Antimicrobial agent usage is common in animal agriculture for therapeutic and prophylactic purposes. Selective pressure exerted by these antimicrobials on soil bacteria could result in the selection of strains that are resistant due to chromosomal- or plasmid-derived genetic components. Multiple antimicrobial resistances in Escherichia coli and the direct relationship between antimicrobial agent use over time has been extensively studied, yet the relationship between the age of an animal agriculture environment such as a dairy farm and antibiotic resistance remains unclear. Therefore, we tested the hypothesis that antimicrobial-resistance profiles of E. coli isolated from dairy farm topsoil correlate with dairy farm age. E. coli isolated from eleven dairy farms of varying ages within Roosevelt County, NM were used for MIC determinations to chloramphenicol, nalidixic acid, penicillin, tetracycline, ampicillin, amoxicillin/clavulanic acid, gentamicin, trimethoprim/sulfamethoxazole, cefotaxime, and ciprofloxacin. The minimum inhibitory concentration values of four antibiotics ranged 0.75 to >256 μg/ml, 1 to >256 μg/ml, 12 to >256 μg/ml, and 0.75 to >256 μg/ml for chloramphenicol, nalidixic acid, penicillin, and tetracycline, respectively. The study did not show a direct relationship between antibiotic resistance and the age of dairy farms.

  20. General principles of antimicrobial therapy.

    PubMed

    Leekha, Surbhi; Terrell, Christine L; Edson, Randall S

    2011-02-01

    Antimicrobial agents are some of the most widely, and often injudiciously, used therapeutic drugs worldwide. Important considerations when prescribing antimicrobial therapy include obtaining an accurate diagnosis of infection; understanding the difference between empiric and definitive therapy; identifying opportunities to switch to narrow-spectrum, cost-effective oral agents for the shortest duration necessary; understanding drug characteristics that are peculiar to antimicrobial agents (such as pharmacodynamics and efficacy at the site of infection); accounting for host characteristics that influence antimicrobial activity; and in turn, recognizing the adverse effects of antimicrobial agents on the host. It is also important to understand the importance of antimicrobial stewardship, to know when to consult infectious disease specialists for guidance, and to be able to identify situations when antimicrobial therapy is not needed. By following these general principles, all practicing physicians should be able to use antimicrobial agents in a responsible manner that benefits both the individual patient and the community.

  1. Synthesis and biological evaluation of 2-aminobenzamide derivatives as antimicrobial agents: opening/closing pharmacophore site.

    PubMed

    Mabkhot, Yahia N; Al-Majid, Abdullah M; Barakat, Assem; Al-Showiman, Salim S; Al-Har, Munirah S; Radi, Smaail; Naseer, Muhammad Moazzam; Hadda, Taibi B

    2014-03-21

    A series of new 2-aminobenzamide derivatives (1-10) has been synthesized in good to excellent yields by adopting both conventional and/or a time-efficient microwave assisted methodologies starting from isatoic anhydride (ISA) and characterized on the basis of their physical, spectral and microanalytical data. Selected compounds of this series were then tested against various bacterial (Bacillus subtilis (RCMB 000107) and Staphylococcus aureus (RCMB 000106). Pseudomonas aeruginosa (RCMB 000102) and Escherichia coli (RCMB 000103) and fungal strains (Saccharomyces cerevisiae (RCMB 006002), Aspergillus fumigatus (RCMB 002003) and Candida albicans (RCMB 005002) to explore their potential as antimicrobial agents. Compound 5 was found to be the most active compound among those tested, which showed excellent antifungal activity against Aspergillus fumigatus (RCMB 002003) more potent than standard Clotrimazole, and moderate to good antibacterial and antifungal activity against most of the other strains of bacteria and fungi. Furthermore, potential pharmacophore sites were identified and their activity was related with the structures in the solution.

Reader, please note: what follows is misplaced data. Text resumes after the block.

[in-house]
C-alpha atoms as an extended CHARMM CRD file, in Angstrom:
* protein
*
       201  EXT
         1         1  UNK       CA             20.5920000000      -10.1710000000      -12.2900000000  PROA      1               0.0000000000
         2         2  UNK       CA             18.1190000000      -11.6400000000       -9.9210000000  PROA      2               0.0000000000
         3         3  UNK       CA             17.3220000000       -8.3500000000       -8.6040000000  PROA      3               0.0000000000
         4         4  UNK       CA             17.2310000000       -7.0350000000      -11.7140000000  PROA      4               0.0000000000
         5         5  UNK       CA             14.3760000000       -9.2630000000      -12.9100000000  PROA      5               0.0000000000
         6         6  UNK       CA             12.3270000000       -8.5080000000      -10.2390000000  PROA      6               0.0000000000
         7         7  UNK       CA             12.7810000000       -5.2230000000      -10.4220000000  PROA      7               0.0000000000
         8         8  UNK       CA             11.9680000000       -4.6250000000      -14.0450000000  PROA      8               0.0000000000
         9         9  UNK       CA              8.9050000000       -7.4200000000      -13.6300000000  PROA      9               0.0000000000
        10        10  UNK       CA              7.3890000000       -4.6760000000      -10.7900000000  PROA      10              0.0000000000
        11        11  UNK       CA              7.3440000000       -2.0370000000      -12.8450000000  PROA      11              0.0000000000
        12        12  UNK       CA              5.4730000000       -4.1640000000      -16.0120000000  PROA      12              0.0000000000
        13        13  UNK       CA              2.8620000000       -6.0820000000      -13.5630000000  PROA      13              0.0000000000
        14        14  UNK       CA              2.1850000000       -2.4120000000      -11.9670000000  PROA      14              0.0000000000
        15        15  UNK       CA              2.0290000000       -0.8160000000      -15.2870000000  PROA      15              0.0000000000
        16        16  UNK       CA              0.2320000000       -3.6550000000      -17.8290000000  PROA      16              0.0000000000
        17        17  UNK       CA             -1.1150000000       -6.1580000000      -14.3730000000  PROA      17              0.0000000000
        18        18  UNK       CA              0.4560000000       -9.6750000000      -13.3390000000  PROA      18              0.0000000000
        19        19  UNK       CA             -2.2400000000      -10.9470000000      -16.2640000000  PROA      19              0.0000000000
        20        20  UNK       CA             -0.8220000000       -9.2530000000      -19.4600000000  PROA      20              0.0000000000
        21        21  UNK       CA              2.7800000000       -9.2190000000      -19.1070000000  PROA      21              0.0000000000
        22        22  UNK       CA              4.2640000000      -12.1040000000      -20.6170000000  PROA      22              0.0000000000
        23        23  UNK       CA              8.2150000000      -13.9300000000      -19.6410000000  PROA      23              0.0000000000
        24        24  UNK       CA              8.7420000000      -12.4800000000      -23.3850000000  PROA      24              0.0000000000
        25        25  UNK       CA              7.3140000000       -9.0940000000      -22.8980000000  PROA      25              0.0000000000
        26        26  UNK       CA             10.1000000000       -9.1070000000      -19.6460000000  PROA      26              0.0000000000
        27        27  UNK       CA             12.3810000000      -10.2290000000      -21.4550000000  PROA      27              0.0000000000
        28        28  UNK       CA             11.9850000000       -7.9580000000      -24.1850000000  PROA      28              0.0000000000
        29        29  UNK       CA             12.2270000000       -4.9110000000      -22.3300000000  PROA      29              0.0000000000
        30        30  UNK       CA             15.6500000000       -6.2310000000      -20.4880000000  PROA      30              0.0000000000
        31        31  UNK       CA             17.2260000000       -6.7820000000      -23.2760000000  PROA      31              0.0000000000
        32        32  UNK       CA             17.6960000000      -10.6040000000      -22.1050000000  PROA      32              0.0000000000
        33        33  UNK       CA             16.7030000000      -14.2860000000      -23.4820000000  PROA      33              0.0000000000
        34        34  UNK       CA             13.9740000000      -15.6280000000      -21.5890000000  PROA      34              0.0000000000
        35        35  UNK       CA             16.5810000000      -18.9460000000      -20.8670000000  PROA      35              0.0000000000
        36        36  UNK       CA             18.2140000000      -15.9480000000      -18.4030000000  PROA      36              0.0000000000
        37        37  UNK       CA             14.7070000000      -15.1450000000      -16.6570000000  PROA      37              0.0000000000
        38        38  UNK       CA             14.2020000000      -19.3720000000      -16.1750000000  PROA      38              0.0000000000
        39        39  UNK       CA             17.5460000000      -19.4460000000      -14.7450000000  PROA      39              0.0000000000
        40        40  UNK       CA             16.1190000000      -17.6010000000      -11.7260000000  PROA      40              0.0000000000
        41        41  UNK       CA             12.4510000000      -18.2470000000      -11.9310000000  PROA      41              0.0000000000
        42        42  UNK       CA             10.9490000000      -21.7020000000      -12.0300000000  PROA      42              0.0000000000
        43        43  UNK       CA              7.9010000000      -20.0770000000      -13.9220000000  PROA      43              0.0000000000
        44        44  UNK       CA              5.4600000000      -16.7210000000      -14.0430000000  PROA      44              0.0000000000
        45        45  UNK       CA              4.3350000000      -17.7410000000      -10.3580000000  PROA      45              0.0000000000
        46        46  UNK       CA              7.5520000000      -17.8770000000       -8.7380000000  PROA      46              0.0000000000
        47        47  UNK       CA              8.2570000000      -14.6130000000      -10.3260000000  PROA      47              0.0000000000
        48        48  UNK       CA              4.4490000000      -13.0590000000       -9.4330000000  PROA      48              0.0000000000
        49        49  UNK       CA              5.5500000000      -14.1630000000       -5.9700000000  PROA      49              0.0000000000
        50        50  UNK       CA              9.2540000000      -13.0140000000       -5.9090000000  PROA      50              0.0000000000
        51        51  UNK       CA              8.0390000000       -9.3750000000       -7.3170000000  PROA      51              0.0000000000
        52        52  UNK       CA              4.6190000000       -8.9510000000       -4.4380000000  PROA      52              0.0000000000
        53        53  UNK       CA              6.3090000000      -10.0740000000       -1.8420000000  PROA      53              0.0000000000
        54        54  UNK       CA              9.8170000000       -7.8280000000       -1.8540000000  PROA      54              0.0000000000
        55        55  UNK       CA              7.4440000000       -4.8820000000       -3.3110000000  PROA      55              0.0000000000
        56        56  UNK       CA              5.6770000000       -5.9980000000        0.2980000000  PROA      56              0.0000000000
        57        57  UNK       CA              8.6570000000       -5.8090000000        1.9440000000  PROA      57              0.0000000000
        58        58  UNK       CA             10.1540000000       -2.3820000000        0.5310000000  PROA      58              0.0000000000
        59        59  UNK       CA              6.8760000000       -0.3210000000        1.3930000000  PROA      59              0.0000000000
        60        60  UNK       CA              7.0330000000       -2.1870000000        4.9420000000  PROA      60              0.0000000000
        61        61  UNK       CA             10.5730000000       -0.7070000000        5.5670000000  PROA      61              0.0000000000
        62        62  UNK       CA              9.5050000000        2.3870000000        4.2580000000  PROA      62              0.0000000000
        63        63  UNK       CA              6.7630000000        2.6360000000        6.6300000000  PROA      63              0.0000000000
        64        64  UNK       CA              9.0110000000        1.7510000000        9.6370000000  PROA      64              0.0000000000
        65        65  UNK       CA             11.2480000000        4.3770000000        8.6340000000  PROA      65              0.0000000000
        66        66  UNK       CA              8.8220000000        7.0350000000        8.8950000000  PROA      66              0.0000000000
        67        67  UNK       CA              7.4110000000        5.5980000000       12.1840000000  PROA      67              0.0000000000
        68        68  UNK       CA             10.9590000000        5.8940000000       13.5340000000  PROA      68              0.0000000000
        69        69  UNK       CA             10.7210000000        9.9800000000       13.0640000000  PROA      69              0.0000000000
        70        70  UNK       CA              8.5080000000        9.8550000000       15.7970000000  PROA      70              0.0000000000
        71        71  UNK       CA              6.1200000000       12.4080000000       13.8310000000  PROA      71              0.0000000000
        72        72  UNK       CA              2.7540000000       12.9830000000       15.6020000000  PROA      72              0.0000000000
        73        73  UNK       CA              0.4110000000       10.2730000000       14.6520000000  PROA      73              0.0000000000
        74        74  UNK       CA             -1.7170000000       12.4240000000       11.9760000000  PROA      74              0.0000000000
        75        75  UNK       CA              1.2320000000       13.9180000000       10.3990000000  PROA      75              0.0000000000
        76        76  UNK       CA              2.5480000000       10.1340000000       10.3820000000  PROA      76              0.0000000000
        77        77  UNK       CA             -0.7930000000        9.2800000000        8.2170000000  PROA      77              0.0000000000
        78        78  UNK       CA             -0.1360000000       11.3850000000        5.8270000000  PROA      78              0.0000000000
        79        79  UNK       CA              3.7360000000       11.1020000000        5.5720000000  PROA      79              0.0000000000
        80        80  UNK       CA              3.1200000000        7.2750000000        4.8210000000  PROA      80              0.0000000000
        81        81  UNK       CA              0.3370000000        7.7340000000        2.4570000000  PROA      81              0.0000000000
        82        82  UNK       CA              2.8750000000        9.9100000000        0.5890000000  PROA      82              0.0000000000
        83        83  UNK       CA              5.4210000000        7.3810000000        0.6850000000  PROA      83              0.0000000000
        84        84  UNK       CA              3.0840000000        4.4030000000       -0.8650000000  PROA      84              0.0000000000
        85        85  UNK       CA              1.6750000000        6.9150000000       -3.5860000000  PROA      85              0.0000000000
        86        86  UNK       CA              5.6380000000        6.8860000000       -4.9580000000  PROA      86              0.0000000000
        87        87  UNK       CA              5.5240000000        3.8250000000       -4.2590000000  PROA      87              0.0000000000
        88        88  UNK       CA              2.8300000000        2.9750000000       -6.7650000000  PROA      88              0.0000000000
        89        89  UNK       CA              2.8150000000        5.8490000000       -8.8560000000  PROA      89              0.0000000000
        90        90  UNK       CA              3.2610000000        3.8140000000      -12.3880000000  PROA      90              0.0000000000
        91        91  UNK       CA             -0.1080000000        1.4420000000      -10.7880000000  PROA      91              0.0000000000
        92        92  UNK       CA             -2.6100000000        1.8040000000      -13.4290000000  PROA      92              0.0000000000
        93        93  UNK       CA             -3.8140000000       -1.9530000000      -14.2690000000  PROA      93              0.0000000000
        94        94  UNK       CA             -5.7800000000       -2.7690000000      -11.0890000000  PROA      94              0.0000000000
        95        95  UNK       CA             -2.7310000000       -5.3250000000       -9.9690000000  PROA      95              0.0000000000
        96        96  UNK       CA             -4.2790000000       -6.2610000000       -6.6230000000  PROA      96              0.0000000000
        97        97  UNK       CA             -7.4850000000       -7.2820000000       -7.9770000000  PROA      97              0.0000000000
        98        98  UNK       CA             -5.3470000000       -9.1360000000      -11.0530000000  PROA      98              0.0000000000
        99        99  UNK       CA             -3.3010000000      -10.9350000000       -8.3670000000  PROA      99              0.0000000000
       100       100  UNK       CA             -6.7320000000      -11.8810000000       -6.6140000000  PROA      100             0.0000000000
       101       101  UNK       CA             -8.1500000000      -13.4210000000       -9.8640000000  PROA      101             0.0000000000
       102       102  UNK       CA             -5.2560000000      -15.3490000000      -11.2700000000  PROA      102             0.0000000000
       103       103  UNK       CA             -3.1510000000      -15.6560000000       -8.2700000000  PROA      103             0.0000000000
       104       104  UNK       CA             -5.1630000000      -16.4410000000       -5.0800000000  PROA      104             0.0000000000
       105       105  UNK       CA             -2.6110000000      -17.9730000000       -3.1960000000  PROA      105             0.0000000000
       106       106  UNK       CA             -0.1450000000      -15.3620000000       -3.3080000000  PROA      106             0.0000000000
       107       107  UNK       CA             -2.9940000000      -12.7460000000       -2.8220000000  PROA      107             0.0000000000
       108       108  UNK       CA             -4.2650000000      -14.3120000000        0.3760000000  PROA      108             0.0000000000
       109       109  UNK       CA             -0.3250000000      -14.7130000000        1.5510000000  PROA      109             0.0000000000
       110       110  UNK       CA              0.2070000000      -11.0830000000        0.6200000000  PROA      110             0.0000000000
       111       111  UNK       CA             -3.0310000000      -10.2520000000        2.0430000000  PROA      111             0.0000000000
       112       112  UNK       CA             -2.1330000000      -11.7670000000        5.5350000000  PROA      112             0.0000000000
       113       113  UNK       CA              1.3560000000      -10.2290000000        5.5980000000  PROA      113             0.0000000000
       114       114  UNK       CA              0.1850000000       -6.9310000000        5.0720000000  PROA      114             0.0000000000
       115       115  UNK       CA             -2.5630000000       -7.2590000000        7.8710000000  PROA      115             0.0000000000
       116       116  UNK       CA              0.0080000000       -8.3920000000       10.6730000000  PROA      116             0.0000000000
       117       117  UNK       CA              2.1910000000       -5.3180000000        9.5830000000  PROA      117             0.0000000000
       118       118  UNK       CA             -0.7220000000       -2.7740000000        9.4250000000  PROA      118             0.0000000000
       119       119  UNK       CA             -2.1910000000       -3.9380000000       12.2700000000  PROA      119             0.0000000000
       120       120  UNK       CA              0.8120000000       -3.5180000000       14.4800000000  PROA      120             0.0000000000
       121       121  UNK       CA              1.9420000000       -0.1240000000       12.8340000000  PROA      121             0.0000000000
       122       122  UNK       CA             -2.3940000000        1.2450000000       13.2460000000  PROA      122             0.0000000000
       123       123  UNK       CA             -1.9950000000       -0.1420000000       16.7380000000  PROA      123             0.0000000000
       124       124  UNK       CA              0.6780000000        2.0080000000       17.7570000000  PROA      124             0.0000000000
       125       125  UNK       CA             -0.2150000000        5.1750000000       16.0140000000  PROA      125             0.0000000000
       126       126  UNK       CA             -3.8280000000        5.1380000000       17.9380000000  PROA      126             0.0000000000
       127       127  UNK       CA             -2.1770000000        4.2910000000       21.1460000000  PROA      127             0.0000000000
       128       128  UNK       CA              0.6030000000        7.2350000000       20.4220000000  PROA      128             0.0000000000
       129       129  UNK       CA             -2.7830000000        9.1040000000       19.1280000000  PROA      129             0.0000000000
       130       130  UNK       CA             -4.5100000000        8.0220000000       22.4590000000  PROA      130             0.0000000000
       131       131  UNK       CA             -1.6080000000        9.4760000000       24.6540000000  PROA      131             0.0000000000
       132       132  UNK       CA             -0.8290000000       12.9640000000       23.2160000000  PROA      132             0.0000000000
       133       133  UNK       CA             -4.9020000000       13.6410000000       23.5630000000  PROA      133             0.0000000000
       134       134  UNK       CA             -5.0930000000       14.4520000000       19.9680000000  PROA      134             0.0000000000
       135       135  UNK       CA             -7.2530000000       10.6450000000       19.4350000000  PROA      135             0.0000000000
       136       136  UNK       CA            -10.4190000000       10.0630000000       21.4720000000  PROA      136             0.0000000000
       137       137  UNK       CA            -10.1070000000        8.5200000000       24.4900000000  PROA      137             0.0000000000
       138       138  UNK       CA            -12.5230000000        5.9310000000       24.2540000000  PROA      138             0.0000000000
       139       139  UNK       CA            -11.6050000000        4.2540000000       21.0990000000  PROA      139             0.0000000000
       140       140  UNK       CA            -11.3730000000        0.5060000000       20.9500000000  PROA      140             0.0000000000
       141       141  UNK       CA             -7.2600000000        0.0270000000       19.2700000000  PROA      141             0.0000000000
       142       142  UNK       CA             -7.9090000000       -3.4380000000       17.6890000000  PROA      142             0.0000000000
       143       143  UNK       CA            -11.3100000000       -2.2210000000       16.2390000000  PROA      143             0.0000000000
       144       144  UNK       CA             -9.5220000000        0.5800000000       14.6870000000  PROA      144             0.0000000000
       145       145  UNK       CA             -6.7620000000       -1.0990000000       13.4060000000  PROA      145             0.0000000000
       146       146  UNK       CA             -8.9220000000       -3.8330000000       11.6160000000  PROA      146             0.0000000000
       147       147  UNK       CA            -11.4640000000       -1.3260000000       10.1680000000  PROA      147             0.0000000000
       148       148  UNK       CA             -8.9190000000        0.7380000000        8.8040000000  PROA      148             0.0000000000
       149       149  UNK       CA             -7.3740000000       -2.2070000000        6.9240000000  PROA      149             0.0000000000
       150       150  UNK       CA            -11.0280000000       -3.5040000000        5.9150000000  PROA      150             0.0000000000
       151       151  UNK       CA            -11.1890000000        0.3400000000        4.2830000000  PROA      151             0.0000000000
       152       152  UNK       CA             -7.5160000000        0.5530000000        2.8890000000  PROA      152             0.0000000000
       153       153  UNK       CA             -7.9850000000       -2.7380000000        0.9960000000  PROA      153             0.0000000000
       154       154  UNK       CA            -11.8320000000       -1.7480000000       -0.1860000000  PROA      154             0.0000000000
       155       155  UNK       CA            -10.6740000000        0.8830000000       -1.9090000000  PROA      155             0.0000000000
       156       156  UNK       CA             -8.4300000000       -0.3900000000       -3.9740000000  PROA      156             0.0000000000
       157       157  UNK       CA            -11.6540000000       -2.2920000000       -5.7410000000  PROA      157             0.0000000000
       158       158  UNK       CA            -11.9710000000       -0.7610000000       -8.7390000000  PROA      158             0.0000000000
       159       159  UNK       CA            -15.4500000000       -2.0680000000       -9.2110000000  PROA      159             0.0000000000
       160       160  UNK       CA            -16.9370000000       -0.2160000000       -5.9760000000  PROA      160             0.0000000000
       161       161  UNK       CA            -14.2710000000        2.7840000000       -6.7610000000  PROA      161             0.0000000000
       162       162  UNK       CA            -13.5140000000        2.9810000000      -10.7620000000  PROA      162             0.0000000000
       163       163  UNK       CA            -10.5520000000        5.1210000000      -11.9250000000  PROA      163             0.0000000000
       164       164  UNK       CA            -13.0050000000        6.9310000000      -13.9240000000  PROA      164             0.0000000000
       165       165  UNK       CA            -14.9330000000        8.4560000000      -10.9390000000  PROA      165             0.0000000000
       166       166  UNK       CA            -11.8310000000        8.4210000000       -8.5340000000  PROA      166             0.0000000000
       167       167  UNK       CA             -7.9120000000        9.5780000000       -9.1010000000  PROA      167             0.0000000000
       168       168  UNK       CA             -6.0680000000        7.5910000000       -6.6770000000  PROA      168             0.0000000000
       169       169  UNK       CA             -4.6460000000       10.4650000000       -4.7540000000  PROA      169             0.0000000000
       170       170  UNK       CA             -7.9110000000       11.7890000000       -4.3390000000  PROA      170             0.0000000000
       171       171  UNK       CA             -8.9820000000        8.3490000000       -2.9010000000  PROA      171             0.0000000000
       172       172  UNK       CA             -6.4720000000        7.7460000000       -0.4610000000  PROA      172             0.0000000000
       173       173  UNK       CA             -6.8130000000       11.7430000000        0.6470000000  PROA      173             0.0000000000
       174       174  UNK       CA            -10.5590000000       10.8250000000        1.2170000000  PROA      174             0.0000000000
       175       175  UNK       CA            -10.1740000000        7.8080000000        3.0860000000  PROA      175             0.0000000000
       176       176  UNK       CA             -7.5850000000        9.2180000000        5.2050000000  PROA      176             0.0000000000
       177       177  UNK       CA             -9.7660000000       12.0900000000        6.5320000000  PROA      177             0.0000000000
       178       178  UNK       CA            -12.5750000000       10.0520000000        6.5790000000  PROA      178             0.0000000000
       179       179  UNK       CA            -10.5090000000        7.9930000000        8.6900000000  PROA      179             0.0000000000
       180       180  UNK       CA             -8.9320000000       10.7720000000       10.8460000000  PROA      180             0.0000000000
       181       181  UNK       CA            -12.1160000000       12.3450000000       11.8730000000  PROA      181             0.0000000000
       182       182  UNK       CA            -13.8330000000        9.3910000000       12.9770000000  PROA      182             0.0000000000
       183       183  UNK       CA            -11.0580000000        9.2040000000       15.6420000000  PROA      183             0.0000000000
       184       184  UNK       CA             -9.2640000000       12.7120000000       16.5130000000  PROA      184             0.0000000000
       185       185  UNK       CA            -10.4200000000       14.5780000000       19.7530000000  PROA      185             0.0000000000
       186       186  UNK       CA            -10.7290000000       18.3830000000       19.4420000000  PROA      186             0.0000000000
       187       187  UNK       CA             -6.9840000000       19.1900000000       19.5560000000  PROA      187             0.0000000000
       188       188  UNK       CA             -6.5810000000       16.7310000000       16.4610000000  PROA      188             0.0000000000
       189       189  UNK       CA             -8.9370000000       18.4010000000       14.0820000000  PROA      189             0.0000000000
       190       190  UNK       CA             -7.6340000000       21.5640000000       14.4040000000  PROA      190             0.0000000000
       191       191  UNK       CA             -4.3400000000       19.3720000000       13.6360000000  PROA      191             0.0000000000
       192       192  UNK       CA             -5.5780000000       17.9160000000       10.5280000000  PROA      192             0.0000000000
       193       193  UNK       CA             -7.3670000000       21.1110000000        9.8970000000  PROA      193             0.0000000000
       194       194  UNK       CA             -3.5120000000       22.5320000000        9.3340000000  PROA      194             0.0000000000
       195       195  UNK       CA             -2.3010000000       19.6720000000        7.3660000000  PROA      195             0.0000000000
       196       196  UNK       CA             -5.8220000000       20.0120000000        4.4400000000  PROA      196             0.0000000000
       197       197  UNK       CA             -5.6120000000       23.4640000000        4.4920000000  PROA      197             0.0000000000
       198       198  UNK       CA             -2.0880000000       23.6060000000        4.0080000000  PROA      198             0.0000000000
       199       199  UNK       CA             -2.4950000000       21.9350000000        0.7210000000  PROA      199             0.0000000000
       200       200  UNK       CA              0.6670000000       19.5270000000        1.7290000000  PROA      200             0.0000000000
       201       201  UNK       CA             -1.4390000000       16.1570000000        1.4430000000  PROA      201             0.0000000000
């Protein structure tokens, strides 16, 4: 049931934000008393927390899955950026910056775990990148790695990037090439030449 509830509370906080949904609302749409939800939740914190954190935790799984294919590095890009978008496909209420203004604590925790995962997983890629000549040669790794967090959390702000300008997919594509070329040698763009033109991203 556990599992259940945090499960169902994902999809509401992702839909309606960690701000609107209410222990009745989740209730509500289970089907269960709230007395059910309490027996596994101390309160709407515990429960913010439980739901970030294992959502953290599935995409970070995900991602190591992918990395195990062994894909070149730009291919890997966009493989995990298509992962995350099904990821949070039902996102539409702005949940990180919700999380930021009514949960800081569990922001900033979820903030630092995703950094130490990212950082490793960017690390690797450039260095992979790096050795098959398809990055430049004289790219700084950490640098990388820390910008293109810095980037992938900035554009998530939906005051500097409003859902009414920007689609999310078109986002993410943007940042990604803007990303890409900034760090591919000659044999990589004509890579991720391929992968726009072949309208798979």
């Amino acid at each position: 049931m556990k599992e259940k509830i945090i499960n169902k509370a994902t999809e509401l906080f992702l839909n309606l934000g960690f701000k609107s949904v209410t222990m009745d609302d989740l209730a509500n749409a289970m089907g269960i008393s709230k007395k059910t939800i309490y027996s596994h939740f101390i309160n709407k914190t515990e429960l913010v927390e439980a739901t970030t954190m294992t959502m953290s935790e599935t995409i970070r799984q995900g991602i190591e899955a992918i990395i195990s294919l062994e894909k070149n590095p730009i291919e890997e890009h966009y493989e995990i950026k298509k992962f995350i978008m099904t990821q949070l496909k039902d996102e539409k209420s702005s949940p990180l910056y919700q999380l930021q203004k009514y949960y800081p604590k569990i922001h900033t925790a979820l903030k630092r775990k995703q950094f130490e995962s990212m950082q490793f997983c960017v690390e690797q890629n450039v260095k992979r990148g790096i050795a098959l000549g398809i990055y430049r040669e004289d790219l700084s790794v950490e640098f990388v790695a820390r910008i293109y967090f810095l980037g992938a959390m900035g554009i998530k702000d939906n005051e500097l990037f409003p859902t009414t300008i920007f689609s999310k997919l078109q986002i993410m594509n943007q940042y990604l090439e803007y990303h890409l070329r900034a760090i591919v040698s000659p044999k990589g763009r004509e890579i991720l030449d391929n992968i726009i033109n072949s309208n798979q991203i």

2. Synthesis and Biological Evaluation of 2-Aminobenzamide Derivatives as Antimicrobial Agents: Opening/Closing Pharmacophore Site

    PubMed Central

    Mabkhot, Yahia N.; Al-Majid, Abdullah M.; Barakat, Assem; Al-Showiman, Salim S.; Al-Har, Munirah S.; Radi, Smaail; Naseer, Muhammad Moazzam; Hadda, Taibi B.

    2014-01-01

    A series of new 2-aminobenzamide derivatives (1–10) has been synthesized in good to excellent yields by adopting both conventional and/or a time-efficient microwave assisted methodologies starting from isatoic anhydride (ISA) and characterized on the basis of their physical, spectral and microanalytical data. Selected compounds of this series were then tested against various bacterial (Bacillus subtilis (RCMB 000107) and Staphylococcus aureus (RCMB 000106). Pseudomonas aeruginosa (RCMB 000102) and Escherichia coli (RCMB 000103) and fungal strains (Saccharomyces cerevisiae (RCMB 006002), Aspergillus fumigatus (RCMB 002003) and Candida albicans (RCMB 005002) to explore their potential as antimicrobial agents. Compound 5 was found to be the most active compound among those tested, which showed excellent antifungal activity against Aspergillus fumigatus (RCMB 002003) more potent than standard Clotrimazole, and moderate to good antibacterial and antifungal activity against most of the other strains of bacteria and fungi. Furthermore, potential pharmacophore sites were identified and their activity was related with the structures in the solution. PMID:24663060